5. J.J. Collins has noted the consistency of the Wisdom author’s employment of the creative function of the cosmos in the three major sections of the book ("Cosmos and
|role to the cosmos in creation, in the exodus events, and in the ultimate
judgment, the author points to the continuity of creation in the history
of Israel’s faith. The exodus event and the ultimate judgment are the
continuity of God’s creative efforts. Both events reestablish God’s
goodness and justice through an overcoming of chaos and a destruction of
Each major section of the Book of Wisdom (first—chapters 1–6, second — chapters 7–10, third — chapters 11–19) contributes a unique perspective to this unity within its creation theology.
1) Wis 1:1–6:21: The Creative Role of
The first section of the Book of Wisdom (1–6) consists of an exhortation
to justice which focuses its attention on dissuading the reader from bringing
on death through injustice (1:12-16; 2:21-24). Death, understood by the
author as an intrusion into the cosmos, is the prime negative image for
eliciting the pursuit of virtue and justice. Within the unfolding of the
argument through the metaphor of a trial scene, the apocalyptic judgment
of chapter functions as the sentencing, the vindication of the just and
the destruction of wickedness. In the two extreme contexts within this
argument, namely that of the first creation and of the ultimate judgment,
the author emphasizes the creative role of the cosmos.6
6. The first six chapters of Wisdom form an elegant concentric structure which both highlights the similarities between units and emphasizes their differences. 1:1-15, an exhortation to justice which dissuades the reader from choosing death, is parallel to 6:1-21, an exhortation to wisdom in order to be just. 1:16–2:24, the wicked’s defense for their choice of power and injustice is parallel to 5:1-23, the wicked’s confession of error. The central unit 3:1–4:20, consists of four parallel diptychs through which the author disproves the wicked’s defense and defends the integrity of the just. The first detailed presentation of this literary structure is in A. G. Wright, "The Structure of the Book of Wisdom" Bib 48(1967) 165-84. For a complete presentation of the concentric structure, see M. Gilbert, "Sagesse de Salomon (ou livre de la Sagesse)" DBSup II (1986) cols. 114-19, or M. Kolarcik, The Ambiguity of Death in the Book of Wisdom 1–6 (AnBib 127; Rome: PBI, 1991) 50-62.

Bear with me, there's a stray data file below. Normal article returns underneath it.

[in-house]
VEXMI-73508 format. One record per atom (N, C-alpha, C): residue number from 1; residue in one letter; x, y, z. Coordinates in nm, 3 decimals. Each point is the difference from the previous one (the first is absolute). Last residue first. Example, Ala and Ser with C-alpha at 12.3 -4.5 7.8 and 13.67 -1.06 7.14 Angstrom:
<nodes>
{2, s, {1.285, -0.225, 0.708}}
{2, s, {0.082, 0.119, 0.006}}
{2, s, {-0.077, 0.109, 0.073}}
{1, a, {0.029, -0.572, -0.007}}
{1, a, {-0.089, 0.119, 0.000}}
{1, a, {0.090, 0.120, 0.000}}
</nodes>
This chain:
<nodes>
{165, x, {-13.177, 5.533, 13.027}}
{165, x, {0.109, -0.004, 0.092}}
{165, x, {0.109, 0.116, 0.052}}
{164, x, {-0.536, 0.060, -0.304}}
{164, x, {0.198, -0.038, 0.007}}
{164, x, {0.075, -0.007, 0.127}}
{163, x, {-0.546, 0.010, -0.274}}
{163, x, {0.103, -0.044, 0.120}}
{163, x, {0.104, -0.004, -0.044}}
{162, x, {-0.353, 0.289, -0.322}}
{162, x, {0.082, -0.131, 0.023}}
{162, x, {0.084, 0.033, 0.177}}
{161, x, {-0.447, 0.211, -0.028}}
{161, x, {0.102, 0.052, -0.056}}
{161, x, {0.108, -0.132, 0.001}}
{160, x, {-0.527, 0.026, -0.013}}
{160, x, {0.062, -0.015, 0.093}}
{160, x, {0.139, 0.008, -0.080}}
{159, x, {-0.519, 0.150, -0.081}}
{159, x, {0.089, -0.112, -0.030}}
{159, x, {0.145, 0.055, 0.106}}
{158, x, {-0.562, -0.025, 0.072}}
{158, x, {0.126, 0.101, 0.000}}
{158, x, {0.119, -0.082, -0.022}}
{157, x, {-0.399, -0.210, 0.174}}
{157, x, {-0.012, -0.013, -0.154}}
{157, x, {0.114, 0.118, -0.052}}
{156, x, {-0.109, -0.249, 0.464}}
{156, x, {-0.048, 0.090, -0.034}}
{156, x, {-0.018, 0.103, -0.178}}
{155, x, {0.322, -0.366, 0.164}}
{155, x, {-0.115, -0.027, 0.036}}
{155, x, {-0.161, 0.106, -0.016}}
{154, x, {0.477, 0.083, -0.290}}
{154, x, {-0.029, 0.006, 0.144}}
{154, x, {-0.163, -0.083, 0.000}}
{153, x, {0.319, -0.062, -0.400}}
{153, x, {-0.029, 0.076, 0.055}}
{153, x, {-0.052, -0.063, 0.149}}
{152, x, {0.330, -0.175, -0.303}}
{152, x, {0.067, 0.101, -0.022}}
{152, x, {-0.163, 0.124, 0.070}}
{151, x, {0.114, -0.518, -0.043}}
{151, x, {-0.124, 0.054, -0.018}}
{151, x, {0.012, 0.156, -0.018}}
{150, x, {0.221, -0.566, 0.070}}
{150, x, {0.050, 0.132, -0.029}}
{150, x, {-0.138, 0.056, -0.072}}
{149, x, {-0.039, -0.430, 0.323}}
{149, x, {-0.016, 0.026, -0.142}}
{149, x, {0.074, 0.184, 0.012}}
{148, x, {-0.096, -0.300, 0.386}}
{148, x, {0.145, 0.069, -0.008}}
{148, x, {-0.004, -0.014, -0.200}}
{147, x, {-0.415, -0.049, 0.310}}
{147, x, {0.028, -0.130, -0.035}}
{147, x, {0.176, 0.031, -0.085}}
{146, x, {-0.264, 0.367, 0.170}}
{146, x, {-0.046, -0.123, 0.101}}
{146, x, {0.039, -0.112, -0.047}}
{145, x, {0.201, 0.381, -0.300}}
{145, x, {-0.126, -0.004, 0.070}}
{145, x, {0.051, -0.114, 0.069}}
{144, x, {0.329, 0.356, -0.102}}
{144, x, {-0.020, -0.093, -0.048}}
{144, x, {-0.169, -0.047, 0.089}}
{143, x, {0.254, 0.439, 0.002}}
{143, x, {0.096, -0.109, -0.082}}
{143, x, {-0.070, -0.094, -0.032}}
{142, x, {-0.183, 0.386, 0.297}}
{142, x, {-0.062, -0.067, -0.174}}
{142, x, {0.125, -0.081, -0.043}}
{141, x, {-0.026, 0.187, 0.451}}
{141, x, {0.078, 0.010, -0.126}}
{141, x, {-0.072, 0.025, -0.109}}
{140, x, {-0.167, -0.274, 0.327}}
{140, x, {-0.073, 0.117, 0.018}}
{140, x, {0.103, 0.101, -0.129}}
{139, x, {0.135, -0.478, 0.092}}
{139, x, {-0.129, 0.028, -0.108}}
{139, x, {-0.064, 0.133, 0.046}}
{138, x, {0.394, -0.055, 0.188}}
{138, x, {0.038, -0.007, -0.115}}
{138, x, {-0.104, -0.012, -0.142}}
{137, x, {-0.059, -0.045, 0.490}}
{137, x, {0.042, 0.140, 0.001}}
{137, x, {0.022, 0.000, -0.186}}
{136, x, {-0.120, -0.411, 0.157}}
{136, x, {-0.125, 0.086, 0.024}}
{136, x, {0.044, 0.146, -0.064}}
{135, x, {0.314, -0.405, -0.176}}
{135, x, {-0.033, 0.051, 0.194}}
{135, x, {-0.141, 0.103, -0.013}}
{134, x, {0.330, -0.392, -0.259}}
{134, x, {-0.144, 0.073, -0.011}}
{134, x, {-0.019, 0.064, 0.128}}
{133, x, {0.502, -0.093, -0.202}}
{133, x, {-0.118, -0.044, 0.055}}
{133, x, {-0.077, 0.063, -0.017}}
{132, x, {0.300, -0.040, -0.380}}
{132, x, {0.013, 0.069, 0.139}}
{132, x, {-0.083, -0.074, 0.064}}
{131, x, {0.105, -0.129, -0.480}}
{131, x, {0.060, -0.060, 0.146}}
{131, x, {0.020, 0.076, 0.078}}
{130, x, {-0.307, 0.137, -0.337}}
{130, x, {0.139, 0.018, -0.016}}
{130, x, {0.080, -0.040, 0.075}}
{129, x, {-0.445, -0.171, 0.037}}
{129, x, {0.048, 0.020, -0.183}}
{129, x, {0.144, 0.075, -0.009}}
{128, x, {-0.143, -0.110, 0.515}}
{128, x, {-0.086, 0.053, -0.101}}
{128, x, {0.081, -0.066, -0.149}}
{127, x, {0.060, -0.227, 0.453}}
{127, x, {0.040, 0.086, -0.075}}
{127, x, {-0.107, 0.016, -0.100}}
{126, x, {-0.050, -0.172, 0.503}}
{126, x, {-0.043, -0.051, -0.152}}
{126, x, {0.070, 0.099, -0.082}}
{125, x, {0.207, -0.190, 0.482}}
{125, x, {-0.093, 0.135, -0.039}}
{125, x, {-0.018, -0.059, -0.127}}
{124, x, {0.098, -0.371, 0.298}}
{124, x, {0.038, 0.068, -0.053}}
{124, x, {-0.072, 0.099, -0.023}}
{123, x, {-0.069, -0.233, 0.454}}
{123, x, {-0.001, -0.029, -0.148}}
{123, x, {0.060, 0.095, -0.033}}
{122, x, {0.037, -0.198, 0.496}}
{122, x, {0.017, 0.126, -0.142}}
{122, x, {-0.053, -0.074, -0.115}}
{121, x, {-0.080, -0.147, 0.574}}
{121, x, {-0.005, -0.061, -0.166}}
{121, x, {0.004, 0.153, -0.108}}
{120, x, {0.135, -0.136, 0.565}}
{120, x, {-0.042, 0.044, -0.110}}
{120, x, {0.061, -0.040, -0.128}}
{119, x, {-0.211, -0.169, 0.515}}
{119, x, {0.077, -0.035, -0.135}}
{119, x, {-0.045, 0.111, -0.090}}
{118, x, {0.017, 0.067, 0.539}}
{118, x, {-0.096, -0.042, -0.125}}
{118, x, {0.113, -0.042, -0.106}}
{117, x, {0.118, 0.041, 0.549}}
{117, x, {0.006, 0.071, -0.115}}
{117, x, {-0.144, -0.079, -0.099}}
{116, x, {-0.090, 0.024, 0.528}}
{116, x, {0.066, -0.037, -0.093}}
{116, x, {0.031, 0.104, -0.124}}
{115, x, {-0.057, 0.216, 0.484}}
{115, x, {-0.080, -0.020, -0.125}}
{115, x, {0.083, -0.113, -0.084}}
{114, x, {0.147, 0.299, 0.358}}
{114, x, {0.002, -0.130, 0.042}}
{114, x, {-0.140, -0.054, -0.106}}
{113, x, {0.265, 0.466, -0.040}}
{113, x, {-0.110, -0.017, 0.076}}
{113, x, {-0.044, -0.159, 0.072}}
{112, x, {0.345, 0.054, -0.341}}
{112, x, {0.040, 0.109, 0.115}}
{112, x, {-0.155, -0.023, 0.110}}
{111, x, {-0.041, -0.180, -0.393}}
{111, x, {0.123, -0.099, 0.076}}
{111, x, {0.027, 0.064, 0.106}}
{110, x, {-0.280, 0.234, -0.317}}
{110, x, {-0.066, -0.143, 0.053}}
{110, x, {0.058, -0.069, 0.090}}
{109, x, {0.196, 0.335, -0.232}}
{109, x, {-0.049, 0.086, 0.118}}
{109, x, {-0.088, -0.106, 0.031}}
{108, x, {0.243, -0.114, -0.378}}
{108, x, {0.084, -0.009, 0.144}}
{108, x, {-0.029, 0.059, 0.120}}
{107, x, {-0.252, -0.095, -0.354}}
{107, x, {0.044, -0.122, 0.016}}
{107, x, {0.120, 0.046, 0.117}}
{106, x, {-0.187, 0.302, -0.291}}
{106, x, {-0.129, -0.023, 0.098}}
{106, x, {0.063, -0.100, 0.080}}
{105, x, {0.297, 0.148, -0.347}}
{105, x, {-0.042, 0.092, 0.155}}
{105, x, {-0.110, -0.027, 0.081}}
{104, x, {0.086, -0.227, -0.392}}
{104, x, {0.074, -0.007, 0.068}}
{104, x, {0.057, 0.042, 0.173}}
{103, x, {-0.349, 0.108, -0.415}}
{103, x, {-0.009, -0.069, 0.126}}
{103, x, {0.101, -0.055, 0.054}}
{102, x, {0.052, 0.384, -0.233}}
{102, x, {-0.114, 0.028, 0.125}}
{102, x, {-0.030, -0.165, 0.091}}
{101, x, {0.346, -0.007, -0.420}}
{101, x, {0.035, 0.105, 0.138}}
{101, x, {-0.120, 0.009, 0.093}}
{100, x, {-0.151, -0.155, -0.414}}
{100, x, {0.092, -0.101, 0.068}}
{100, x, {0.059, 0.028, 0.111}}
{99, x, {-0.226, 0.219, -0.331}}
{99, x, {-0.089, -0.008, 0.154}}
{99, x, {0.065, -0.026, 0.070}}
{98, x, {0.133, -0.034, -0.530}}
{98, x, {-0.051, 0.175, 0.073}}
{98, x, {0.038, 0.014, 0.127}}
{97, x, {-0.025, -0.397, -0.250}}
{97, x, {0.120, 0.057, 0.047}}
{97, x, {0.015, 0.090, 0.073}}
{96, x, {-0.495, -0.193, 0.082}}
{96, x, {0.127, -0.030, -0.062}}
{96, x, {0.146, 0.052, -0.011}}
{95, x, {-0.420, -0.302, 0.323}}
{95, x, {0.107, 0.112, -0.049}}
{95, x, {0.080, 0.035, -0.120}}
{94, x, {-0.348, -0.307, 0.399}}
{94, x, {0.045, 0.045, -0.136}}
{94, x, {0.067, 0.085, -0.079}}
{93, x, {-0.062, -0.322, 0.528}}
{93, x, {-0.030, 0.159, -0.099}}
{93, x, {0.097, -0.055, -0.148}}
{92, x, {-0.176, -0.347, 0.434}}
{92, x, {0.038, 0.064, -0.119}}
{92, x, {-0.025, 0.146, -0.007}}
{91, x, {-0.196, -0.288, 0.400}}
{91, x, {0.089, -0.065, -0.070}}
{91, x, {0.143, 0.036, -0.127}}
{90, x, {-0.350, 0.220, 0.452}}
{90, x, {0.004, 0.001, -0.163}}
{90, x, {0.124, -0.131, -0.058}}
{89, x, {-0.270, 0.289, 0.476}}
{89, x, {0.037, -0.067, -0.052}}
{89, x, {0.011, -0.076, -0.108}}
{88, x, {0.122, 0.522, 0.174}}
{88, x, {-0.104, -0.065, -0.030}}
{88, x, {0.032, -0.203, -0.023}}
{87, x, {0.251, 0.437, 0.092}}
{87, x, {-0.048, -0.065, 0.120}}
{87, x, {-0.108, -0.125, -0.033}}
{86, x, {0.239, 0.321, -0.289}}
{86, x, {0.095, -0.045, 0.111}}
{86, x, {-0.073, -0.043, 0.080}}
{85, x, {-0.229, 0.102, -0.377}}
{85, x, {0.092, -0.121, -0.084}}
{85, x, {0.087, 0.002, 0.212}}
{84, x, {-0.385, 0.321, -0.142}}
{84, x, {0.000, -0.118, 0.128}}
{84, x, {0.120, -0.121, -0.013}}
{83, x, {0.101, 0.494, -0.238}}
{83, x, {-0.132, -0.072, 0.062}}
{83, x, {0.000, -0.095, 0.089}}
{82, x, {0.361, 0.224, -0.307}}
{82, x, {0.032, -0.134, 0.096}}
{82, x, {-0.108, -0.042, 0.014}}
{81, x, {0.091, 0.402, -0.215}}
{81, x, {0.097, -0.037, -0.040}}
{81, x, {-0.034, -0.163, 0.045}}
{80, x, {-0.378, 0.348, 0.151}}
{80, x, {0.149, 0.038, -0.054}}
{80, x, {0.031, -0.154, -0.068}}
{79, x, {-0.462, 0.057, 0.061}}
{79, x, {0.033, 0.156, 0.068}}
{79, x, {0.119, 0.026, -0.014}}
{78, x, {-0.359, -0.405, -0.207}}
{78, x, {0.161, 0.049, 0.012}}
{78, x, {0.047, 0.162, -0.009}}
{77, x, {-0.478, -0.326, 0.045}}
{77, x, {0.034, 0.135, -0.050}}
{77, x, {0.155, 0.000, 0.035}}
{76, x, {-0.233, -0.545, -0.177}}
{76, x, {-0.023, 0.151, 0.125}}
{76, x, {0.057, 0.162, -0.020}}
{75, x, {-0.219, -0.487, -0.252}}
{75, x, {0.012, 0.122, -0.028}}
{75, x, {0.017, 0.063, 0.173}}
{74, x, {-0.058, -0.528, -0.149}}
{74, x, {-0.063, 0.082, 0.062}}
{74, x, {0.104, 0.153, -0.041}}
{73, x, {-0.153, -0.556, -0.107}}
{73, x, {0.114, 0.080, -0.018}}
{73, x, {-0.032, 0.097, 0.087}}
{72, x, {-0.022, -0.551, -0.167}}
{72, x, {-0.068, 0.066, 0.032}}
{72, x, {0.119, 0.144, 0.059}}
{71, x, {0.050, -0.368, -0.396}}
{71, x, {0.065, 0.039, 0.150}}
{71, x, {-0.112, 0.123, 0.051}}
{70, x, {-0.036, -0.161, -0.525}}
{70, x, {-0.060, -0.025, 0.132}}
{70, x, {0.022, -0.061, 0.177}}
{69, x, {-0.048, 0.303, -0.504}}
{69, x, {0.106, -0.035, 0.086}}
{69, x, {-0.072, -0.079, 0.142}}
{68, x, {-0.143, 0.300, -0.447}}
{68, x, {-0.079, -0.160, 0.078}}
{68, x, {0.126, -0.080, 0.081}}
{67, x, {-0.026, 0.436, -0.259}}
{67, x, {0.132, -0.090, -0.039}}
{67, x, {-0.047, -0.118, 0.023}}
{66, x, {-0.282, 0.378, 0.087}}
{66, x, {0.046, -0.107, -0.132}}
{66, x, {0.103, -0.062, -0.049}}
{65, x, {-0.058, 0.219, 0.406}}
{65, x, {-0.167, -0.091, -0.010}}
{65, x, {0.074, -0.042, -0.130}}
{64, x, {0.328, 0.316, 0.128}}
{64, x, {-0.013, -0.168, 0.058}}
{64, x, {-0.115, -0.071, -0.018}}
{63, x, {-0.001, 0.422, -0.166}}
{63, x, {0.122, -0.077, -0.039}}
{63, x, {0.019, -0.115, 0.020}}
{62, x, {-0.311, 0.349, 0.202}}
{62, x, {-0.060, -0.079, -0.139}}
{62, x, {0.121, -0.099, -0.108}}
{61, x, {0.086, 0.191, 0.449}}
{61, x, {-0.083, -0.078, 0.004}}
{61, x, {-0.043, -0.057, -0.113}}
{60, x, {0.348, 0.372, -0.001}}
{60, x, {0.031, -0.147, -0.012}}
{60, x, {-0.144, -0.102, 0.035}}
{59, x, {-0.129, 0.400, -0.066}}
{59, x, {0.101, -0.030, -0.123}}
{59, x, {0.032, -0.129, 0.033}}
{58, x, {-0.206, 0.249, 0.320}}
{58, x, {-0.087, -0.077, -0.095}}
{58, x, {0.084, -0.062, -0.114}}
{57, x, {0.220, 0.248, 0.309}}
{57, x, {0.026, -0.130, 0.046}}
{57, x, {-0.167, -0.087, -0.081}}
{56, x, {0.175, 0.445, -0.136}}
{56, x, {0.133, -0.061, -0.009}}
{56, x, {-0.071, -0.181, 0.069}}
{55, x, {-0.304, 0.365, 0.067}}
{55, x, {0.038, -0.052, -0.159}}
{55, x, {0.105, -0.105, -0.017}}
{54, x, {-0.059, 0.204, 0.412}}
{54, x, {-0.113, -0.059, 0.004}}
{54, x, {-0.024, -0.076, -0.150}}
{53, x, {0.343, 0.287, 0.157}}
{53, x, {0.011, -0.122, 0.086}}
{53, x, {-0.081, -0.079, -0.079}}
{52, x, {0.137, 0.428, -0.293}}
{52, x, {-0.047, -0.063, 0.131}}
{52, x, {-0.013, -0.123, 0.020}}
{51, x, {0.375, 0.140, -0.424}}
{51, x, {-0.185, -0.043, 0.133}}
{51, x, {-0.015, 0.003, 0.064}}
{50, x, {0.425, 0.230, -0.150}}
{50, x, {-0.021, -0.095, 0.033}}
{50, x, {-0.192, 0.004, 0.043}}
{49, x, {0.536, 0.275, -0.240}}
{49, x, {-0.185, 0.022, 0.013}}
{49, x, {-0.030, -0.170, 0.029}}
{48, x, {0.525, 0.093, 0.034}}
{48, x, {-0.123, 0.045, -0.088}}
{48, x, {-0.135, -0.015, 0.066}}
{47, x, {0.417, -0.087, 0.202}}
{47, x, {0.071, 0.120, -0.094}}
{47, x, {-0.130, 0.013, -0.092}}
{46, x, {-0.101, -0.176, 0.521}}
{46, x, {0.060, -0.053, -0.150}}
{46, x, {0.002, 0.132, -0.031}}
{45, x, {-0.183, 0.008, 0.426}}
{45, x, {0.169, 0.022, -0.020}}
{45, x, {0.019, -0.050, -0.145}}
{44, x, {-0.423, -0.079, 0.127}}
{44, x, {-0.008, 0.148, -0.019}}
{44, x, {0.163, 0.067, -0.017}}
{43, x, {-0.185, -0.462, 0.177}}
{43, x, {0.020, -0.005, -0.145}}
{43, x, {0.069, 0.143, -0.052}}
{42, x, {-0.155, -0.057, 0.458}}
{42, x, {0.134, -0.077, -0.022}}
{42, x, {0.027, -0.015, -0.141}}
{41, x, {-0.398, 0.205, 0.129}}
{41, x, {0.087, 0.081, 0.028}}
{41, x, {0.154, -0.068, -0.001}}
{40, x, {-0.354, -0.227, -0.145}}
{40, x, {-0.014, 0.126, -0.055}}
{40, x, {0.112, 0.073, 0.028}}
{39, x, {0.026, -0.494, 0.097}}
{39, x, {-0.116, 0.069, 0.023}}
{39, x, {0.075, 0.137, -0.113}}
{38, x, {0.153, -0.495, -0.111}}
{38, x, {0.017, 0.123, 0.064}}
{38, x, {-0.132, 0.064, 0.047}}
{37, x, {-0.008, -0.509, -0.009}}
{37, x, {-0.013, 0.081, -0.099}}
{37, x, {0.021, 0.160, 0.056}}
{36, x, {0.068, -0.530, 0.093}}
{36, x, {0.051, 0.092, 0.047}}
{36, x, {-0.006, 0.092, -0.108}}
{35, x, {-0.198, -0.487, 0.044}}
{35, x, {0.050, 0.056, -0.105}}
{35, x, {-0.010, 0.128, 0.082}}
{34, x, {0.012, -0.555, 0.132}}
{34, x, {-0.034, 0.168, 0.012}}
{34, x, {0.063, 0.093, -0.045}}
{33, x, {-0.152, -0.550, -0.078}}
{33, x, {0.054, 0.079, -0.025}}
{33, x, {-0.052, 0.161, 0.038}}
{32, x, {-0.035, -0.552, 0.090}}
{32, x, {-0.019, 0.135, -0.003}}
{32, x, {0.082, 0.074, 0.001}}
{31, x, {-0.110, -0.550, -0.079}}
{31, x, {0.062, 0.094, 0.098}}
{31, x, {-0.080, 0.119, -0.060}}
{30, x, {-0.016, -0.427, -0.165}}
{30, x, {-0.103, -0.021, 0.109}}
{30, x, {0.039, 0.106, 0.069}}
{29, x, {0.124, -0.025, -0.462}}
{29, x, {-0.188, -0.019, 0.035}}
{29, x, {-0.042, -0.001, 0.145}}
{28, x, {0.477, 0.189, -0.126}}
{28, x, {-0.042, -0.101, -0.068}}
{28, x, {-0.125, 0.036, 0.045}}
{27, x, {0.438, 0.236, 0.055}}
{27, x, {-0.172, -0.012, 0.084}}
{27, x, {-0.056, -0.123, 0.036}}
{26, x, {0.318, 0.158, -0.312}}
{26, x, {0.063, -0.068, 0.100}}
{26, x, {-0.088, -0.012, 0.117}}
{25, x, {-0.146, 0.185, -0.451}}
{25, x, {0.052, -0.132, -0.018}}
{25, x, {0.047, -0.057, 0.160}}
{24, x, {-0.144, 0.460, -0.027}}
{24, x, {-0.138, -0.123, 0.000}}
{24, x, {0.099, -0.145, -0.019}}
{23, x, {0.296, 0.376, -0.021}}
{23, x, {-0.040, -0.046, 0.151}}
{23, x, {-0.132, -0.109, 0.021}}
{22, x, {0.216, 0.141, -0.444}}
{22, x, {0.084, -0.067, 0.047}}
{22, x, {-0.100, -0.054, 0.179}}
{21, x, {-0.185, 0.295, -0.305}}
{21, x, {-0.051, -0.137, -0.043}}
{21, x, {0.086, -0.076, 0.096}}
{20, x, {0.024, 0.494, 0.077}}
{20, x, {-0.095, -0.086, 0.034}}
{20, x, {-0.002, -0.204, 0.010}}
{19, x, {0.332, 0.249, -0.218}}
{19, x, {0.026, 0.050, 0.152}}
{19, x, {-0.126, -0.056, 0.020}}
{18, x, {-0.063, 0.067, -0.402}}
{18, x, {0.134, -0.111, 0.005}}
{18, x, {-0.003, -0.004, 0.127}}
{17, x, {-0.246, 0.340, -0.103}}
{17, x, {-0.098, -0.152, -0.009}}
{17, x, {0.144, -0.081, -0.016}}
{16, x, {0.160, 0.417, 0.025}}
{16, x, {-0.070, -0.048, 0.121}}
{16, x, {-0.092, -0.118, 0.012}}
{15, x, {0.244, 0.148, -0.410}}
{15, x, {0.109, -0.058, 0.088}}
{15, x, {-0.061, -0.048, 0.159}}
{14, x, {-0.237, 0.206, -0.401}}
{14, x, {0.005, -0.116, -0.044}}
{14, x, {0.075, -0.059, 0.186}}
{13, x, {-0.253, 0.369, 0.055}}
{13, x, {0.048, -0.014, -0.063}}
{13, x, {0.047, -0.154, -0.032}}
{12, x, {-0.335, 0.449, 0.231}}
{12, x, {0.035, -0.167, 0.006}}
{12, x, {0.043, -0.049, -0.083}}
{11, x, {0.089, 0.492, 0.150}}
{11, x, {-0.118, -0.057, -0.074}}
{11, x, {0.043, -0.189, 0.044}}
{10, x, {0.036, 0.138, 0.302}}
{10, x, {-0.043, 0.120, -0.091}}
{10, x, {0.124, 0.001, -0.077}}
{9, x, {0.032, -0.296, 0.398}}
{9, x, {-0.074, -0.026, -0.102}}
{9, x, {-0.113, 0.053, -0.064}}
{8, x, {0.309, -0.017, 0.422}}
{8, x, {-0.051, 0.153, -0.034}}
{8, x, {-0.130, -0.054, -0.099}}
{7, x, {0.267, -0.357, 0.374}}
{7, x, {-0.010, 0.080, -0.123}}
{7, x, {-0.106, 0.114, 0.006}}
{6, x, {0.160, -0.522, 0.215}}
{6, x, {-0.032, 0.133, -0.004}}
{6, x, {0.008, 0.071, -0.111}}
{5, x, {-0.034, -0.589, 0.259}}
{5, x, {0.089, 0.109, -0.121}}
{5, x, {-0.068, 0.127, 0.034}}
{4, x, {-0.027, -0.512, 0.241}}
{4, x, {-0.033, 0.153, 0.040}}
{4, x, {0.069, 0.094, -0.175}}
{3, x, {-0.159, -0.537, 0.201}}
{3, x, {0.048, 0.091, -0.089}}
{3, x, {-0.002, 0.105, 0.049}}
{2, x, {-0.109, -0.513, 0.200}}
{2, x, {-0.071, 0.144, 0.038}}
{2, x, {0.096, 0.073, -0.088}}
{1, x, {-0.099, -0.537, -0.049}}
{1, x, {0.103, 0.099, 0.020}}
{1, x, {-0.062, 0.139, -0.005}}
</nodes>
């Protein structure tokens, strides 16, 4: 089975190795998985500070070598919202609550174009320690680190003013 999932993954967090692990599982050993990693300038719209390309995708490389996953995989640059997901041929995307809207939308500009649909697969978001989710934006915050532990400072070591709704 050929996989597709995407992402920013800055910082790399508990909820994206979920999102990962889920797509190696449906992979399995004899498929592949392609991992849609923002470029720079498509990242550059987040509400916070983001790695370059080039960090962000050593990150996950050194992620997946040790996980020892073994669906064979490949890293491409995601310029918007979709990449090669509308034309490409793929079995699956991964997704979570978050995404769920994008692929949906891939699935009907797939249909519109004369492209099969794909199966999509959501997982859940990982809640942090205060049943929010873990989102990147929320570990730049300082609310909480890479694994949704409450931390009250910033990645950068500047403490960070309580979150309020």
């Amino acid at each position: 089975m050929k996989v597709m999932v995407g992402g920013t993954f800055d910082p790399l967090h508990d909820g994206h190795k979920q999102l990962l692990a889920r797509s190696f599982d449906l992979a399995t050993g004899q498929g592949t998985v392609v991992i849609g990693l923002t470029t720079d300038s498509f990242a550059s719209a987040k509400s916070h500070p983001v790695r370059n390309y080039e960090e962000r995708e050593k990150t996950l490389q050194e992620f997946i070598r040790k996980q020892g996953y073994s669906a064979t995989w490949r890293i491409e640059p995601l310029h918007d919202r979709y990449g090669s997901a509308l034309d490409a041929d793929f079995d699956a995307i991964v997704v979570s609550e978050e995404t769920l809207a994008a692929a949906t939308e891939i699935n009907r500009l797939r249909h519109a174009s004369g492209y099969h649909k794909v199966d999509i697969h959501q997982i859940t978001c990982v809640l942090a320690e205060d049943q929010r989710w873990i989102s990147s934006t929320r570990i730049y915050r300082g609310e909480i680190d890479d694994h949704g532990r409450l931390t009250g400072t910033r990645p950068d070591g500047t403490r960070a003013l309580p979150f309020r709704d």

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|The author feels compelled to discuss the relationship between the
death that God did not make and the cosmos which God did create. It is
here that the author emphasizes the beneficial aspect of all the creatures
and forces of the cosmos in perhaps the most unequivocal terms in all of
Scripture. The beneficial feature of creation is a key principle in the
author’s creation theology. Verse 1:14 stresses the wholesome aspect
of creation first through two positive statements which are followed by
two negative declarations.7
For God created all things to be, and the forces of the world are wholesome, (kai swthvrioi aiJ genevsei" tou' kovsmou) and there is no destructive poison in them, nor is the dominion of Hades on earth (1:14).
With such emphasis on the healthy aspect of the world in the opening clarifications on creation, it is not surprising to see the author attribute to the cosmos a prime role during the ultimate judgment which reestablishes justice (5:17-23).8 This second principle is a consequence of
7. The author’s statements in 1:14 are as remarkable as their images are difficult to interpret. The precise deciphering of the statements’ connotations and allusions remains elusive. Certainly, the author’s idea of the generative forces being wholesome is consistent with Philo of Alexandria’s notion of the perpetuity of the species (Philo, Quis rerum divinarum heres, 118, 159). Similarly, Philo’s exclusion of evil forces from matter (ibid., 315-16) echo the Wisdom author’s negative image of destructive poison favrmakon ojlevqrou), which likewise is excluded from the forces of the cosmos. Perhaps the exclusion of destructive poison from the forces of the cosmos also includes a polemic against Egyptian beliefs as postulated in their version of the Isis cult with its cosmological suppositions (in contrast to the Hellenistic version). Isis is presented as a magical healer against destructive forces in the world (see Kloppenborg, "Isis and Sophia in the Book of Wisdom," 79-83). For a thorough treatment of the possible allusions and interpretations of 1:14, see also C. Larcher, Le Livre de la Sagesse ou la Sagesse de Salomon (EBib Nouvelle série; Paris: Cerf, 1983-1985) 202-6.